David Boring, Clowes' most recent book, was written while he was working on the Ghost World script and well into the subsequent pitch process, so it's no coincidence that it's steeped in movie imagery. Film references are everywhere: sprocket holes on the opening pages; black frames and intertitles; closing credits scrolled movie style.

The movie experience affected Clowes in another way as well. "I didn't see it at the time, but later I realized that [David Boring] is a very frustrated story," he says, and he chalks that up to the mind-numbing on-again-off-again process of getting the movie made.

David Boring presents a paranoid adventure, rife with feverish apocalyptic anxiety that also comes as no surprise, considering it was written in the hysterical period leading up to our own millennial rollover.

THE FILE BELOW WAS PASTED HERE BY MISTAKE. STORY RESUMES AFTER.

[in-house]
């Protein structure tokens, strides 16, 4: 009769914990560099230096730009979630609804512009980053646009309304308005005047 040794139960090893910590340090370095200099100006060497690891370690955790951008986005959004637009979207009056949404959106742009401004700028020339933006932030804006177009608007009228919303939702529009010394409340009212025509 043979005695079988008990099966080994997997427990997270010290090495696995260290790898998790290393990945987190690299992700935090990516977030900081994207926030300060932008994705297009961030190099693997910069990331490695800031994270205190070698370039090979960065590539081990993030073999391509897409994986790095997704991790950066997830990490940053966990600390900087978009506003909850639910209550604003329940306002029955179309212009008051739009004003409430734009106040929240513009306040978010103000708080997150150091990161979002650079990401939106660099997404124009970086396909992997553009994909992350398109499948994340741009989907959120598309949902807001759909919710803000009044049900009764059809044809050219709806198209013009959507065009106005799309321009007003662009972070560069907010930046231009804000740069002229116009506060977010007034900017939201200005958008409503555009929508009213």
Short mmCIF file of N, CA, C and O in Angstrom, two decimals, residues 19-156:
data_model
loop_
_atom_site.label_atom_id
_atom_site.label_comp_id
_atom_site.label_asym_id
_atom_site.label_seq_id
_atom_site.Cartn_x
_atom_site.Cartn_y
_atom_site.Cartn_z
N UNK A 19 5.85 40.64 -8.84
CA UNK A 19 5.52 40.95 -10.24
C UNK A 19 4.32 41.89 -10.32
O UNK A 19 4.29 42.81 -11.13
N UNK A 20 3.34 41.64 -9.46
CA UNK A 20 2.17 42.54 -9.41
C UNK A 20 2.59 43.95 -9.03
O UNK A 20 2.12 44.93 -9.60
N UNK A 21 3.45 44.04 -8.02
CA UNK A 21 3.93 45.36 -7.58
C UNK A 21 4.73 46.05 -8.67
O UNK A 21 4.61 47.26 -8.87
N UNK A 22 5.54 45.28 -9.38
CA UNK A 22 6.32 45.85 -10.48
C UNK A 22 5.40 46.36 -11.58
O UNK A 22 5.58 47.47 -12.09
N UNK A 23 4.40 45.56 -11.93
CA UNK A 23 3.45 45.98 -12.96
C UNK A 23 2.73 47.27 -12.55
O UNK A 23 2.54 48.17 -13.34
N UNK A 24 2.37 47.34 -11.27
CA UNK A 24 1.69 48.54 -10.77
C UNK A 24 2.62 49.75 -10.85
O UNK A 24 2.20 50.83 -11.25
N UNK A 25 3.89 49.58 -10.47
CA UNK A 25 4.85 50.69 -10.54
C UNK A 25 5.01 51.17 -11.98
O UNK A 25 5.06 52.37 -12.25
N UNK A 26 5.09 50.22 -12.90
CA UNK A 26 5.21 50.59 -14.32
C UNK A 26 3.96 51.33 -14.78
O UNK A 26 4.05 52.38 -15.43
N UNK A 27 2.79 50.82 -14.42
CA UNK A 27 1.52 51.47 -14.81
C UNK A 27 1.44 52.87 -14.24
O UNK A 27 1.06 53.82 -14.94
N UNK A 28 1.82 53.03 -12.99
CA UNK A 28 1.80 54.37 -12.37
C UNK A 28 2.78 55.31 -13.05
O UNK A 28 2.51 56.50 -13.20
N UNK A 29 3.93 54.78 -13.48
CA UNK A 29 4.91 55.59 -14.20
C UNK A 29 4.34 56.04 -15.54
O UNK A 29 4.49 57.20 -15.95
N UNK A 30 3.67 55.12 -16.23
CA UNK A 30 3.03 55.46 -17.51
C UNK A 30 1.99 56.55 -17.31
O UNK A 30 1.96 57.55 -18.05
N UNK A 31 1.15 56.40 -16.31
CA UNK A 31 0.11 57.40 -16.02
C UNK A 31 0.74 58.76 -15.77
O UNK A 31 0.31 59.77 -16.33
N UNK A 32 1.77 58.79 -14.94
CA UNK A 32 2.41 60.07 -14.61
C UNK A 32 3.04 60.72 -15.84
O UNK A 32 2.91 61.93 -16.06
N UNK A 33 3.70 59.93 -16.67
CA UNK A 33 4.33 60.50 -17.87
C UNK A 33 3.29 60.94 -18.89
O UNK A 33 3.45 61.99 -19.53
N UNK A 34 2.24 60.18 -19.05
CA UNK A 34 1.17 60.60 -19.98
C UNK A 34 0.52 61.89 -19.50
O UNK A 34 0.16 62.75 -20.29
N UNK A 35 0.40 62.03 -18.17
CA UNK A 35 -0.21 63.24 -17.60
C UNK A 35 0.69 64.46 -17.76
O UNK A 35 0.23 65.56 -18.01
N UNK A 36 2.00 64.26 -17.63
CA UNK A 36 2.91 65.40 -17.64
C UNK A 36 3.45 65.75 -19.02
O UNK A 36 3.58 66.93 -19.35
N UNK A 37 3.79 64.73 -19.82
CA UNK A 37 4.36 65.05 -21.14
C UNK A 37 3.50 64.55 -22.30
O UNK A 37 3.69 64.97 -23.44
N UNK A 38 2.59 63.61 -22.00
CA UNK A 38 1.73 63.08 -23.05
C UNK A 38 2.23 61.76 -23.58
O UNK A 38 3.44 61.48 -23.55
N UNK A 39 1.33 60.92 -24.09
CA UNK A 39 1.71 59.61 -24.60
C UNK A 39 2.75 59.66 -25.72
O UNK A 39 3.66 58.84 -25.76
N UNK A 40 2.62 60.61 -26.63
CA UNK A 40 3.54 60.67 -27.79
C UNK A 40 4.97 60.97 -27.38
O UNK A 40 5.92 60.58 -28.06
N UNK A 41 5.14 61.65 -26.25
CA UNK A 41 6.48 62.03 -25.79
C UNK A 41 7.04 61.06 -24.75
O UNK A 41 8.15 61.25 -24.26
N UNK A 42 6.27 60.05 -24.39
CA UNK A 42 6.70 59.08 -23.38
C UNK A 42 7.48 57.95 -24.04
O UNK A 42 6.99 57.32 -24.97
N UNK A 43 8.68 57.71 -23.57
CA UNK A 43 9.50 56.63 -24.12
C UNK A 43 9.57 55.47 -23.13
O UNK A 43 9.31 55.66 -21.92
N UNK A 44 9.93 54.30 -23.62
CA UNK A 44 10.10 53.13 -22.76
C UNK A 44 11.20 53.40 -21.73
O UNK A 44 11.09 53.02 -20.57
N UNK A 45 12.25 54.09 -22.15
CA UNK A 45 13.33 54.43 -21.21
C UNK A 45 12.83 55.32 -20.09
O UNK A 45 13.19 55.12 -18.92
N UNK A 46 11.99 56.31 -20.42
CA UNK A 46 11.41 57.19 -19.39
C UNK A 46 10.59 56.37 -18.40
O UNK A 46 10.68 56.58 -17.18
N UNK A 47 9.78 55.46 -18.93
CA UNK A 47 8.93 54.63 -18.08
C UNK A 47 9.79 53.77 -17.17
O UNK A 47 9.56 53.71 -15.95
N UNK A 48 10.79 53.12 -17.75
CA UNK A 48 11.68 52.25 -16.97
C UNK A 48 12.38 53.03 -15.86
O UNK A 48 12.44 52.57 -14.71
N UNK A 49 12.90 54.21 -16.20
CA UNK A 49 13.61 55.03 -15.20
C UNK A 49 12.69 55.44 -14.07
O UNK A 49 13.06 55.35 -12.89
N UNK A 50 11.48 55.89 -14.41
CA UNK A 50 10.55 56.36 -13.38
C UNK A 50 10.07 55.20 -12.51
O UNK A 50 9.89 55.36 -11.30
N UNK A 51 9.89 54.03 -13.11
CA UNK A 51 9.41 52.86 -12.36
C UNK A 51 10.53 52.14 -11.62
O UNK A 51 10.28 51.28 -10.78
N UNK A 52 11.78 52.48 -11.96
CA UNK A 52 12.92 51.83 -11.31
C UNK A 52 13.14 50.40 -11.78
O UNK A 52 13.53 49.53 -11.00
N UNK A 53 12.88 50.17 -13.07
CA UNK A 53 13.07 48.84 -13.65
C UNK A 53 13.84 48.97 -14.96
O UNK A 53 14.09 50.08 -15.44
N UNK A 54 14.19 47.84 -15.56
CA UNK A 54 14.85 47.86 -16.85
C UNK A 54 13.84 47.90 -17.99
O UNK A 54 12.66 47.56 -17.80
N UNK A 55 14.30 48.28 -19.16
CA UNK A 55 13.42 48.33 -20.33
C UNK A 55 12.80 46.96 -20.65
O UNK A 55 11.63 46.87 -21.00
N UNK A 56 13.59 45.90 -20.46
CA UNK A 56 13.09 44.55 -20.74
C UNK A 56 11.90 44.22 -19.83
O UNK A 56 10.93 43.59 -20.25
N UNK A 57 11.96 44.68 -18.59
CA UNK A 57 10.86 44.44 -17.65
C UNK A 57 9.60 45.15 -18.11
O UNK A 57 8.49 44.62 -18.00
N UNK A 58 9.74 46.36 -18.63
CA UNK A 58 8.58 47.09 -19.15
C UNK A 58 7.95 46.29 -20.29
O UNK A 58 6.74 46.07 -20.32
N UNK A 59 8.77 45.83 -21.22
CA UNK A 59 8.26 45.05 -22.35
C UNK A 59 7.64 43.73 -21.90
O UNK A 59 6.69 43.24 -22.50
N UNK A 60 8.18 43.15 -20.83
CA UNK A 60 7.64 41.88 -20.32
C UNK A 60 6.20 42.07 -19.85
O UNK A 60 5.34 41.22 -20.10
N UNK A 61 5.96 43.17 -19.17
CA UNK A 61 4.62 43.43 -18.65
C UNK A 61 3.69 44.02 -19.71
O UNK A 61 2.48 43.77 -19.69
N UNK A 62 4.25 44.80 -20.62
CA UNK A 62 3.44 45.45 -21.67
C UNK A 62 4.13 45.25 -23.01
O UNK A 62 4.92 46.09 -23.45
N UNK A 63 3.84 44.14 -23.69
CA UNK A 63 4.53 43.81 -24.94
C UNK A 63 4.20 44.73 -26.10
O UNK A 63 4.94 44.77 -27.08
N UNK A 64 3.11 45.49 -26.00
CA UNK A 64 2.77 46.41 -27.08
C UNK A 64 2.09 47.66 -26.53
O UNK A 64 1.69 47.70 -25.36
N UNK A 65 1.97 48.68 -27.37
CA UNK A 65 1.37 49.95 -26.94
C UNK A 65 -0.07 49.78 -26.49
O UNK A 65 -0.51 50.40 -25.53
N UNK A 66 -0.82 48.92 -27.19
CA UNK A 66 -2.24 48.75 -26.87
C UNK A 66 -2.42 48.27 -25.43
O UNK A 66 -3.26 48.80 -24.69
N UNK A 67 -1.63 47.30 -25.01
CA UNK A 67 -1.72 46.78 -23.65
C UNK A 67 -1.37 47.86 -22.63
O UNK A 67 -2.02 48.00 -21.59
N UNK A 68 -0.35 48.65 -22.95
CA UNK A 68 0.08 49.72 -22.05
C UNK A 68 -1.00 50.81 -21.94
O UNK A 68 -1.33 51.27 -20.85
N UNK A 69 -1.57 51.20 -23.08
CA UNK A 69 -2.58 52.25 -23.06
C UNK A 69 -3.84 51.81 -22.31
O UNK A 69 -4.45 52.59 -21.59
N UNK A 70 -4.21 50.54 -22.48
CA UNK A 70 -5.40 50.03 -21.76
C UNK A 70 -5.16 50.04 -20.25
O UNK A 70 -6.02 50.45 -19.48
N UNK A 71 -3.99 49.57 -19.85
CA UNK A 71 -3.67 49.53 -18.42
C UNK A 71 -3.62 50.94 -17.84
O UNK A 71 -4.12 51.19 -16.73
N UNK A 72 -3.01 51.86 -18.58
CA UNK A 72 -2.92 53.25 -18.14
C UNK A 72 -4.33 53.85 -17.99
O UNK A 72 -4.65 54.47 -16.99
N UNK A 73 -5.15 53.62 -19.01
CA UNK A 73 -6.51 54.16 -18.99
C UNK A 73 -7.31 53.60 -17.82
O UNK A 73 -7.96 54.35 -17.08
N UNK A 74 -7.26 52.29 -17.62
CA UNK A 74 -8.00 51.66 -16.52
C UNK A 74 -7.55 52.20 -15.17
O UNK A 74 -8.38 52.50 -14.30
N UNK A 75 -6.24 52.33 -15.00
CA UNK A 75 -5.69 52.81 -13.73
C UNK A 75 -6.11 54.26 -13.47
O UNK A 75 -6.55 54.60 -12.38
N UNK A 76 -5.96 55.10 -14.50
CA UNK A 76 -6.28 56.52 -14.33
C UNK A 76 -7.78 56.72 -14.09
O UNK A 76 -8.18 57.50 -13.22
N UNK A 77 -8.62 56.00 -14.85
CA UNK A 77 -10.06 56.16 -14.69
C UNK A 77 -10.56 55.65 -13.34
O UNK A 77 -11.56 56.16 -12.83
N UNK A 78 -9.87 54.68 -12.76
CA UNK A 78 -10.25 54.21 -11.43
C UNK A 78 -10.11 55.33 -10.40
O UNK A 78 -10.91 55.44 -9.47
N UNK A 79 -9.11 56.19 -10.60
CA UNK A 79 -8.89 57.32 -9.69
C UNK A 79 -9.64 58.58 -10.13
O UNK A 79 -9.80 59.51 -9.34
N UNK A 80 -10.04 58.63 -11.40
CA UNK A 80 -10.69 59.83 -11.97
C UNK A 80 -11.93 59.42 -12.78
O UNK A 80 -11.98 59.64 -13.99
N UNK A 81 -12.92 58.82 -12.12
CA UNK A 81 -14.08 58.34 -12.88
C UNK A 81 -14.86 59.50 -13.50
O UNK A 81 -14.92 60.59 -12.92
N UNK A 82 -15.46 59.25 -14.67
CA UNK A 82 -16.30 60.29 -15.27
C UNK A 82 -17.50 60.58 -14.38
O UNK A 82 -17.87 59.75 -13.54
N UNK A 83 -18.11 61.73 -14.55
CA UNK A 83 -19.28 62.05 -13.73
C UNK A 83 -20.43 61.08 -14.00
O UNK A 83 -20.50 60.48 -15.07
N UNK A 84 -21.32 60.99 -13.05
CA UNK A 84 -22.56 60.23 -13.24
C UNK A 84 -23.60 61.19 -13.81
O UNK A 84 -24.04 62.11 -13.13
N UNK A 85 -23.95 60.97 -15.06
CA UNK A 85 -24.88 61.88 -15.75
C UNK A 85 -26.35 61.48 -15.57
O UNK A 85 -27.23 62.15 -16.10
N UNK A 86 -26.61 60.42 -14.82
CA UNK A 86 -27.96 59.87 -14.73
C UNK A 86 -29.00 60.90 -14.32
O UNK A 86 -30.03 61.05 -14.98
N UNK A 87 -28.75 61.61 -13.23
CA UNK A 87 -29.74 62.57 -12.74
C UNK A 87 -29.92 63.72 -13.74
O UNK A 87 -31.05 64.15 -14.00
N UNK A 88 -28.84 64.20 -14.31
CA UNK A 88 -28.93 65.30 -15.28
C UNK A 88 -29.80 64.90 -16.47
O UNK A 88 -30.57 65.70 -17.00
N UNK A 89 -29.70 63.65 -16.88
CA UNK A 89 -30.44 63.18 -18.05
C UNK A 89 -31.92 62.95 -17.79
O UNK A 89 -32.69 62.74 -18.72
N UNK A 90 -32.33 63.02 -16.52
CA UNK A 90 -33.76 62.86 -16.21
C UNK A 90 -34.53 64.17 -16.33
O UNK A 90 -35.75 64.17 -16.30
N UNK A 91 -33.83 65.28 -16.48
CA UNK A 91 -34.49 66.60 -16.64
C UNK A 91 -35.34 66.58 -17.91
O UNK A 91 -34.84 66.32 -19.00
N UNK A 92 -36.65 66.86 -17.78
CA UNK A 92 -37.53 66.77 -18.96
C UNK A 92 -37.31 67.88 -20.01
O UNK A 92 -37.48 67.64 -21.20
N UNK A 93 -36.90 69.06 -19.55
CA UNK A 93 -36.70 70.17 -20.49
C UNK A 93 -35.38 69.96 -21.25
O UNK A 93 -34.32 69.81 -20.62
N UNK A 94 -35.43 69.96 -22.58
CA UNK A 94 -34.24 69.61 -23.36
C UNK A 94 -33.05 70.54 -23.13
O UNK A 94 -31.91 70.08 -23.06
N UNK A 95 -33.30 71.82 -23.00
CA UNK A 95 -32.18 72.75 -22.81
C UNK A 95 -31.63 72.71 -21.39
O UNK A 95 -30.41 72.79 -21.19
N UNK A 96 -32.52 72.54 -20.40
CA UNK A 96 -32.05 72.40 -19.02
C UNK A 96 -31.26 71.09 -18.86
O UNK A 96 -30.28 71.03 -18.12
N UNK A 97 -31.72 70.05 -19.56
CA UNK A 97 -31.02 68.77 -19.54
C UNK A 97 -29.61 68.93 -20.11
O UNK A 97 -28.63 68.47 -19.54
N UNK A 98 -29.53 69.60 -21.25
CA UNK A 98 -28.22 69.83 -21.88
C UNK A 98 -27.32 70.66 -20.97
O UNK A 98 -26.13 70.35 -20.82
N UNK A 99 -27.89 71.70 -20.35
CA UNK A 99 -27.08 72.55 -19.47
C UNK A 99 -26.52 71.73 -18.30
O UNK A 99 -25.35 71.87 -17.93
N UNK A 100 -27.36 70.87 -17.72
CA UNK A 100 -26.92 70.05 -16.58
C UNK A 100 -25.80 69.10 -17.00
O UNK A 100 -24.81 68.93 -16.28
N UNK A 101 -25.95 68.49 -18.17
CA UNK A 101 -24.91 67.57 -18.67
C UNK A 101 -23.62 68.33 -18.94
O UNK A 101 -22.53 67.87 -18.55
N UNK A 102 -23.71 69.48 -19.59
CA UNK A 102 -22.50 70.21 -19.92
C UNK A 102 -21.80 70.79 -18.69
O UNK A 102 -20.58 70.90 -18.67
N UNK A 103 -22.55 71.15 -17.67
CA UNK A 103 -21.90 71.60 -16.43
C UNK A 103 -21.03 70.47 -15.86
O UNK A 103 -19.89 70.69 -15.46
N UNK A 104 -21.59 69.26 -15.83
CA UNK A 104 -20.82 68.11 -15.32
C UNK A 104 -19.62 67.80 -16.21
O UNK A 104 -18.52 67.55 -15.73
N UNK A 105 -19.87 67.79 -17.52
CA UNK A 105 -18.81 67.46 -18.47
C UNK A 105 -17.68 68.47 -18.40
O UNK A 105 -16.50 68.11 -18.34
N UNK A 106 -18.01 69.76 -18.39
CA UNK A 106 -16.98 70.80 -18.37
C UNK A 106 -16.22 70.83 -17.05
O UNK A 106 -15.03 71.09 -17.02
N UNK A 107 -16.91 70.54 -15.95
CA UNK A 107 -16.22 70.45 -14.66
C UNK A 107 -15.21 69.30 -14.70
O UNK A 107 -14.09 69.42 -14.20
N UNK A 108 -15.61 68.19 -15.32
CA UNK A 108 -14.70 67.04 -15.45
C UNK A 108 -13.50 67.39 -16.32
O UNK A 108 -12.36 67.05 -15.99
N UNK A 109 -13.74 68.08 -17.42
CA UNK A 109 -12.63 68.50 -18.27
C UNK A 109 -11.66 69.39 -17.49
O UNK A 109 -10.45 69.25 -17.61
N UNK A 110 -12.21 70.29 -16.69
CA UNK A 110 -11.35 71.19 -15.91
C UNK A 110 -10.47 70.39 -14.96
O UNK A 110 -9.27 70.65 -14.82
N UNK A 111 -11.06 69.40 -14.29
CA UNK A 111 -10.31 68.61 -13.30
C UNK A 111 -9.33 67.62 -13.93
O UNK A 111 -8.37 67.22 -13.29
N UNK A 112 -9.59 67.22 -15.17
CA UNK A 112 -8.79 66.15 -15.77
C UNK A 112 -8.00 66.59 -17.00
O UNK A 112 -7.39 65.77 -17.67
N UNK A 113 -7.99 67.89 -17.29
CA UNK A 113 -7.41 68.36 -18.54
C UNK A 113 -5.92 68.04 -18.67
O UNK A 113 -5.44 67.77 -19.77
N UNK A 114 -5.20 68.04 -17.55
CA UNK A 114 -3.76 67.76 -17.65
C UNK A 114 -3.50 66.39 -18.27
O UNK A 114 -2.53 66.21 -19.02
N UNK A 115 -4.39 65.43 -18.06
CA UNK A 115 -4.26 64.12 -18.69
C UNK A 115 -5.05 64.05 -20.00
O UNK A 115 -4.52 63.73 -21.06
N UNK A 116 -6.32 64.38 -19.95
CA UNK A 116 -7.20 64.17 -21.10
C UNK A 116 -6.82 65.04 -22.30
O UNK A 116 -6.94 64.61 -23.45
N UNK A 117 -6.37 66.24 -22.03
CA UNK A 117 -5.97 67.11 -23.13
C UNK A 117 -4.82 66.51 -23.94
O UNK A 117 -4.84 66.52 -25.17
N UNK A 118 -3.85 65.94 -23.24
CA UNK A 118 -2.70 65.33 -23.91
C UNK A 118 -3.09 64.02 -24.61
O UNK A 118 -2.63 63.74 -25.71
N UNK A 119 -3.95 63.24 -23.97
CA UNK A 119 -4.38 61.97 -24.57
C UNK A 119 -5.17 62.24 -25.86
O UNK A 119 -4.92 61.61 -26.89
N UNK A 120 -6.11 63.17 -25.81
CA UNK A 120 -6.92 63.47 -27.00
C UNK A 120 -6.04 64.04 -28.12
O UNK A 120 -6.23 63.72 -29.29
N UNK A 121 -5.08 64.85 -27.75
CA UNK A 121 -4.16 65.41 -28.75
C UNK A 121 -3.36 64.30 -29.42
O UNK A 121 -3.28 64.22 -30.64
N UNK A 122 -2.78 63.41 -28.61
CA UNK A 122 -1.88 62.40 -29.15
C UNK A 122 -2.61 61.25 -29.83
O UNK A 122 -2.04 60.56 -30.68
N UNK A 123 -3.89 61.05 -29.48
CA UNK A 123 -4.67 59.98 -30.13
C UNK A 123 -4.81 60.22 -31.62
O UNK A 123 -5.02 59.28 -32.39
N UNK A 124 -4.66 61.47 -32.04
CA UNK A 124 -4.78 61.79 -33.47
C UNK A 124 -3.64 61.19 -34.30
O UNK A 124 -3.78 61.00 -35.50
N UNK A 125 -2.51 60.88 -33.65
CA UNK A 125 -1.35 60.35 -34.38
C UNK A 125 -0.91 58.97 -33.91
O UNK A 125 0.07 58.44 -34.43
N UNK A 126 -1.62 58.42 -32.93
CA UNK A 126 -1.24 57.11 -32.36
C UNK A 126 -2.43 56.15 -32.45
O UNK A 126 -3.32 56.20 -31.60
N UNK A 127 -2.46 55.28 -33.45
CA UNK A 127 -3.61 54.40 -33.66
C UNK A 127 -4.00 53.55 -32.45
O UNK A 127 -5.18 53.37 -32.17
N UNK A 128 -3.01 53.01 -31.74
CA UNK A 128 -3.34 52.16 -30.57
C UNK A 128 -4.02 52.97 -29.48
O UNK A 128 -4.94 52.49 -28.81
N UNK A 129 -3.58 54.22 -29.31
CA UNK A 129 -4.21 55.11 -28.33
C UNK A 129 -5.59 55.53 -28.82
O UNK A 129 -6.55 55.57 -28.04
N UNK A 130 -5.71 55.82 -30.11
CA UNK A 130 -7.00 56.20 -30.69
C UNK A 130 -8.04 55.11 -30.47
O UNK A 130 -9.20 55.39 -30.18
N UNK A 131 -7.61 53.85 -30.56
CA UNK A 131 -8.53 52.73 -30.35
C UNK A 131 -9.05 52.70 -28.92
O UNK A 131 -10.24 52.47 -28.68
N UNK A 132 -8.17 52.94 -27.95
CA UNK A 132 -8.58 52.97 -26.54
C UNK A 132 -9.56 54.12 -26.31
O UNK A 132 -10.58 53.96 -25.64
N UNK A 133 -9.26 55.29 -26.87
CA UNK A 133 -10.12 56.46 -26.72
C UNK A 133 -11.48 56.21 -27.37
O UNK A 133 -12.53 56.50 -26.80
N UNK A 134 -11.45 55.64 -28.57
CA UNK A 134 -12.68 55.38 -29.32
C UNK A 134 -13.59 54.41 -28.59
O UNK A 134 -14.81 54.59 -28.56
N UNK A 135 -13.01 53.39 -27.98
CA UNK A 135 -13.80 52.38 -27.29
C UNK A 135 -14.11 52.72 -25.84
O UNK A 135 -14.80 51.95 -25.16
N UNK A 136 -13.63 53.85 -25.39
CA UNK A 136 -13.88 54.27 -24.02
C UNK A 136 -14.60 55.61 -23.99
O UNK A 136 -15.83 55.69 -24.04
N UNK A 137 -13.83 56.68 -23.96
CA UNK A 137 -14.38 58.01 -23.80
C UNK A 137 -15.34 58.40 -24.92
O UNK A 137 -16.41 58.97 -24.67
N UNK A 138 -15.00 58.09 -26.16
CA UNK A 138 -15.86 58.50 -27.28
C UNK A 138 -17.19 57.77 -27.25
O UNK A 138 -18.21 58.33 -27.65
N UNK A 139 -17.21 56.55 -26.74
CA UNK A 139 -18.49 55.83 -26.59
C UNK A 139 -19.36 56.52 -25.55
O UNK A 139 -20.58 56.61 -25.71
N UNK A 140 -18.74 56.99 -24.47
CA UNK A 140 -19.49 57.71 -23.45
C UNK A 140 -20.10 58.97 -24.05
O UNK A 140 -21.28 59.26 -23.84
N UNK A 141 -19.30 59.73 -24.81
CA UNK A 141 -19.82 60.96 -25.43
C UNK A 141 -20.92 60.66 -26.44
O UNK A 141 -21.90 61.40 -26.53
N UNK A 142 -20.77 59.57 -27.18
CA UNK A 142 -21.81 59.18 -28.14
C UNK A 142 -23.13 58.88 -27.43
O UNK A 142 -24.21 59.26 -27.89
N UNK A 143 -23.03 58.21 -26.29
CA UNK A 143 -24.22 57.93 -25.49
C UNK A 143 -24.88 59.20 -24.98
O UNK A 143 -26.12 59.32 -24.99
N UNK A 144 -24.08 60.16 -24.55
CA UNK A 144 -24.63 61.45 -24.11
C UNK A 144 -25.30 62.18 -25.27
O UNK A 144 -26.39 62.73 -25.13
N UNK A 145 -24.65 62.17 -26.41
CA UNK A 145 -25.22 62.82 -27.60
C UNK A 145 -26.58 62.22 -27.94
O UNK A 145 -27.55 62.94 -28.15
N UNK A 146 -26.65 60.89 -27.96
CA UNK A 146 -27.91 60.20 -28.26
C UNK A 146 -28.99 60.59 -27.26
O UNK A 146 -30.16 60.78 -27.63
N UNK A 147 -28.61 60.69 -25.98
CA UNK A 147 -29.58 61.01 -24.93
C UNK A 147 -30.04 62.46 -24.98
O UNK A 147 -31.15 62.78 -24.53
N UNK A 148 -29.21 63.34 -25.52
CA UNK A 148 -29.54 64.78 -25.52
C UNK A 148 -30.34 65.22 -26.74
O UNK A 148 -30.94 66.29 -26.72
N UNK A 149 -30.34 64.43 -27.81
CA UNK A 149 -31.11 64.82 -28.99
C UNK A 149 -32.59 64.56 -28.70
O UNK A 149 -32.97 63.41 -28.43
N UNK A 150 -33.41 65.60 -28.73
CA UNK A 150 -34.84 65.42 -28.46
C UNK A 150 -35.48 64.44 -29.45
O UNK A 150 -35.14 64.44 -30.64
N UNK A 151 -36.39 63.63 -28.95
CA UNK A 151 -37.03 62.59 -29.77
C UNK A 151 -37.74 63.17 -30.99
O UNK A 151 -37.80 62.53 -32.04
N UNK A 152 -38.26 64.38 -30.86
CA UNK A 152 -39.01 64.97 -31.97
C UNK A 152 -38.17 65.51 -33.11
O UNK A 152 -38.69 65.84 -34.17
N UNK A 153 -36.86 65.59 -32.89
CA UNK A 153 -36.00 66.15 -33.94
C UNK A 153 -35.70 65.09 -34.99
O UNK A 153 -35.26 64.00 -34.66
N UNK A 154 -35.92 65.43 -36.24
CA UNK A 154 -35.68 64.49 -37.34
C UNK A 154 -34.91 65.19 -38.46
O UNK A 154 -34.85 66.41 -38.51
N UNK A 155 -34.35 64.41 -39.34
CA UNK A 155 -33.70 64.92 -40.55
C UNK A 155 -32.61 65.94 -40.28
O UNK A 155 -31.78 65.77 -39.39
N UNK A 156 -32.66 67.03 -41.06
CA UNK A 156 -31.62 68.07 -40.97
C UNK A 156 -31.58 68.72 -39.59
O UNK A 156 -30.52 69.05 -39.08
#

Clowes and his wife had planned to go to Easter Island with a bunch of friends for the event--"I liked the idea of being there, and having the whole Western world destroyed--coming back to some kind of Planet of the Apes-like wasteland"--but it turned out to be astronomically expensive. (Then again, what does a little credit card debt matter if the end of the world is nigh?)

A similar scenario plays out on the pages of Boring, where David and some others retreat to a remote island, not knowing whether the world is intact or decimated by terrorist attacks, waiting for toxic clouds or radioactive fallout to come their way.